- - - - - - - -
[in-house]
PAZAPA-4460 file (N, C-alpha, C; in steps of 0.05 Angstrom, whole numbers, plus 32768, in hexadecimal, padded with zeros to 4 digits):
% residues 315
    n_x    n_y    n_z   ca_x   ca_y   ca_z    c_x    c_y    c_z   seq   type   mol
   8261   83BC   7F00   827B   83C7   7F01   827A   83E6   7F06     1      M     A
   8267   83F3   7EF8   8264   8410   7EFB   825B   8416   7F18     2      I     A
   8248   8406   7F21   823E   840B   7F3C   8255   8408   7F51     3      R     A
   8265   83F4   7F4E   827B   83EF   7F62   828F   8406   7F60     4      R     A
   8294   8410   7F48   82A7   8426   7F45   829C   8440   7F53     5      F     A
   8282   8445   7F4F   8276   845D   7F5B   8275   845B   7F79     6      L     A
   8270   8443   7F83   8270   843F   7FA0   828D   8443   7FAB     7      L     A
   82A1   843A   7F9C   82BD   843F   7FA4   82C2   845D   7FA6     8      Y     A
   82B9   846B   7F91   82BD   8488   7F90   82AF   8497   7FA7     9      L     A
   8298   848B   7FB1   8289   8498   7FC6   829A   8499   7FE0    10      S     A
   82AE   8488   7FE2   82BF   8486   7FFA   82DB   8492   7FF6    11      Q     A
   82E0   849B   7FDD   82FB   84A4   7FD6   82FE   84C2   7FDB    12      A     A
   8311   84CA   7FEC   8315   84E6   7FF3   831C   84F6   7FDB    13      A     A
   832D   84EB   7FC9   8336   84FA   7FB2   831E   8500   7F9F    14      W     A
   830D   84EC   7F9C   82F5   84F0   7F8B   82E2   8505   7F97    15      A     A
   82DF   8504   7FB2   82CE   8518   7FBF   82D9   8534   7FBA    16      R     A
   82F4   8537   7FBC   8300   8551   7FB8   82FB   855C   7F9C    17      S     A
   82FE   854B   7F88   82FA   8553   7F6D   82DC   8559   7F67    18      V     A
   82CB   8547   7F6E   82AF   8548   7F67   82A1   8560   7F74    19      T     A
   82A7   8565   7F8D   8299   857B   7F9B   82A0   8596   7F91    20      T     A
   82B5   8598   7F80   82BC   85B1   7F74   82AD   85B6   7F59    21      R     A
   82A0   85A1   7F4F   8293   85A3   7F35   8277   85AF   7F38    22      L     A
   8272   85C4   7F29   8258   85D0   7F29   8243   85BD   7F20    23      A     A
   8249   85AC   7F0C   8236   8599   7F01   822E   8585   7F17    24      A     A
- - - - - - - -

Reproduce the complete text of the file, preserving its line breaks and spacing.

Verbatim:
[in-house]
PAZAPA-4460 file (N, C-alpha, C; in steps of 0.05 Angstrom, whole numbers, plus 32768, in hexadecimal, padded with zeros to 4 digits):
% residues 315
    n_x    n_y    n_z   ca_x   ca_y   ca_z    c_x    c_y    c_z   seq   type   mol
   8261   83BC   7F00   827B   83C7   7F01   827A   83E6   7F06     1      M     A
   8267   83F3   7EF8   8264   8410   7EFB   825B   8416   7F18     2      I     A
   8248   8406   7F21   823E   840B   7F3C   8255   8408   7F51     3      R     A
   8265   83F4   7F4E   827B   83EF   7F62   828F   8406   7F60     4      R     A
   8294   8410   7F48   82A7   8426   7F45   829C   8440   7F53     5      F     A
   8282   8445   7F4F   8276   845D   7F5B   8275   845B   7F79     6      L     A
   8270   8443   7F83   8270   843F   7FA0   828D   8443   7FAB     7      L     A
   82A1   843A   7F9C   82BD   843F   7FA4   82C2   845D   7FA6     8      Y     A
   82B9   846B   7F91   82BD   8488   7F90   82AF   8497   7FA7     9      L     A
   8298   848B   7FB1   8289   8498   7FC6   829A   8499   7FE0    10      S     A
   82AE   8488   7FE2   82BF   8486   7FFA   82DB   8492   7FF6    11      Q     A
   82E0   849B   7FDD   82FB   84A4   7FD6   82FE   84C2   7FDB    12      A     A
   8311   84CA   7FEC   8315   84E6   7FF3   831C   84F6   7FDB    13      A     A
   832D   84EB   7FC9   8336   84FA   7FB2   831E   8500   7F9F    14      W     A
   830D   84EC   7F9C   82F5   84F0   7F8B   82E2   8505   7F97    15      A     A
   82DF   8504   7FB2   82CE   8518   7FBF   82D9   8534   7FBA    16      R     A
   82F4   8537   7FBC   8300   8551   7FB8   82FB   855C   7F9C    17      S     A
   82FE   854B   7F88   82FA   8553   7F6D   82DC   8559   7F67    18      V     A
   82CB   8547   7F6E   82AF   8548   7F67   82A1   8560   7F74    19      T     A
   82A7   8565   7F8D   8299   857B   7F9B   82A0   8596   7F91    20      T     A
   82B5   8598   7F80   82BC   85B1   7F74   82AD   85B6   7F59    21      R     A
   82A0   85A1   7F4F   8293   85A3   7F35   8277   85AF   7F38    22      L     A
   8272   85C4   7F29   8258   85D0   7F29   8243   85BD   7F20    23      A     A
   8249   85AC   7F0C   8236   8599   7F01   822E   8585   7F17    24      A     A